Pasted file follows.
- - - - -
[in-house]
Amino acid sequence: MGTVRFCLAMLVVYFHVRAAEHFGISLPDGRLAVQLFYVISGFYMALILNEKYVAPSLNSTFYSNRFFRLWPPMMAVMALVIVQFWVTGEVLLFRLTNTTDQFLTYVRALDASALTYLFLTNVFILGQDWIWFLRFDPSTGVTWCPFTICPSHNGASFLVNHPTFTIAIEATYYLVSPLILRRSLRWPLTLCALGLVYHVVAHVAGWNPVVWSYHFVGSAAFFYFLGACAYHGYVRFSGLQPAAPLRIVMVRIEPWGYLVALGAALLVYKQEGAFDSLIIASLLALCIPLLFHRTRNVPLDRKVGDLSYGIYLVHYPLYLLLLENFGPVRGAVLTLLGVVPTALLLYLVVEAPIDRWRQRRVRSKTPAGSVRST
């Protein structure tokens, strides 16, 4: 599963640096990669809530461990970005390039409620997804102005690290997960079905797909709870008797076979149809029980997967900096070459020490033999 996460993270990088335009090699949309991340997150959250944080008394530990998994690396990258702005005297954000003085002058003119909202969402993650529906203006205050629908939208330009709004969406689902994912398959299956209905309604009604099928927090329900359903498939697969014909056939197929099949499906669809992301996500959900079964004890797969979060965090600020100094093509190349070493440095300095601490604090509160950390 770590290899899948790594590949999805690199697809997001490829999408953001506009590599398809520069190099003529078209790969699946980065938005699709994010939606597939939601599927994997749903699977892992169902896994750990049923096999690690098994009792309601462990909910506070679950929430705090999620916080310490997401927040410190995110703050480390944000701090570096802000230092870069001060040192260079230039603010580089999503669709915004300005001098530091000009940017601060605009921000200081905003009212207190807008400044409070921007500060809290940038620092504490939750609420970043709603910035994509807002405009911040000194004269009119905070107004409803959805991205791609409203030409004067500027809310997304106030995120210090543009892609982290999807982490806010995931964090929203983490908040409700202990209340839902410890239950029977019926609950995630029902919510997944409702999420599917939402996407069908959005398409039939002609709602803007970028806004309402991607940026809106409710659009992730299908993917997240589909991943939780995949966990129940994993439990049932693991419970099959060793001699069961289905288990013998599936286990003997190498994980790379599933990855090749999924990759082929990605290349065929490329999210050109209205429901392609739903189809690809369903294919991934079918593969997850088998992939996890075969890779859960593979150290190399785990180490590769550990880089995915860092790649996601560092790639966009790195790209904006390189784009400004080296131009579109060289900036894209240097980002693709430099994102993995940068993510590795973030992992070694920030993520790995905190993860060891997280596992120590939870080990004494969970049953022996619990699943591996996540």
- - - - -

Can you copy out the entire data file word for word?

[in-house]
Amino acid sequence: MGTVRFCLAMLVVYFHVRAAEHFGISLPDGRLAVQLFYVISGFYMALILNEKYVAPSLNSTFYSNRFFRLWPPMMAVMALVIVQFWVTGEVLLFRLTNTTDQFLTYVRALDASALTYLFLTNVFILGQDWIWFLRFDPSTGVTWCPFTICPSHNGASFLVNHPTFTIAIEATYYLVSPLILRRSLRWPLTLCALGLVYHVVAHVAGWNPVVWSYHFVGSAAFFYFLGACAYHGYVRFSGLQPAAPLRIVMVRIEPWGYLVALGAALLVYKQEGAFDSLIIASLLALCIPLLFHRTRNVPLDRKVGDLSYGIYLVHYPLYLLLLENFGPVRGAVLTLLGVVPTALLLYLVVEAPIDRWRQRRVRSKTPAGSVRST
């Protein structure tokens, strides 16, 4: 599963640096990669809530461990970005390039409620997804102005690290997960079905797909709870008797076979149809029980997967900096070459020490033999 996460993270990088335009090699949309991340997150959250944080008394530990998994690396990258702005005297954000003085002058003119909202969402993650529906203006205050629908939208330009709004969406689902994912398959299956209905309604009604099928927090329900359903498939697969014909056939197929099949499906669809992301996500959900079964004890797969979060965090600020100094093509190349070493440095300095601490604090509160950390 770590290899899948790594590949999805690199697809997001490829999408953001506009590599398809520069190099003529078209790969699946980065938005699709994010939606597939939601599927994997749903699977892992169902896994750990049923096999690690098994009792309601462990909910506070679950929430705090999620916080310490997401927040410190995110703050480390944000701090570096802000230092870069001060040192260079230039603010580089999503669709915004300005001098530091000009940017601060605009921000200081905003009212207190807008400044409070921007500060809290940038620092504490939750609420970043709603910035994509807002405009911040000194004269009119905070107004409803959805991205791609409203030409004067500027809310997304106030995120210090543009892609982290999807982490806010995931964090929203983490908040409700202990209340839902410890239950029977019926609950995630029902919510997944409702999420599917939402996407069908959005398409039939002609709602803007970028806004309402991607940026809106409710659009992730299908993917997240589909991943939780995949966990129940994993439990049932693991419970099959060793001699069961289905288990013998599936286990003997190498994980790379599933990855090749999924990759082929990605290349065929490329999210050109209205429901392609739903189809690809369903294919991934079918593969997850088998992939996890075969890779859960593979150290190399785990180490590769550990880089995915860092790649996601560092790639966009790195790209904006390189784009400004080296131009579109060289900036894209240097980002693709430099994102993995940068993510590795973030992992070694920030993520790995905190993860060891997280596992120590939870080990004494969970049953022996619990699943591996996540």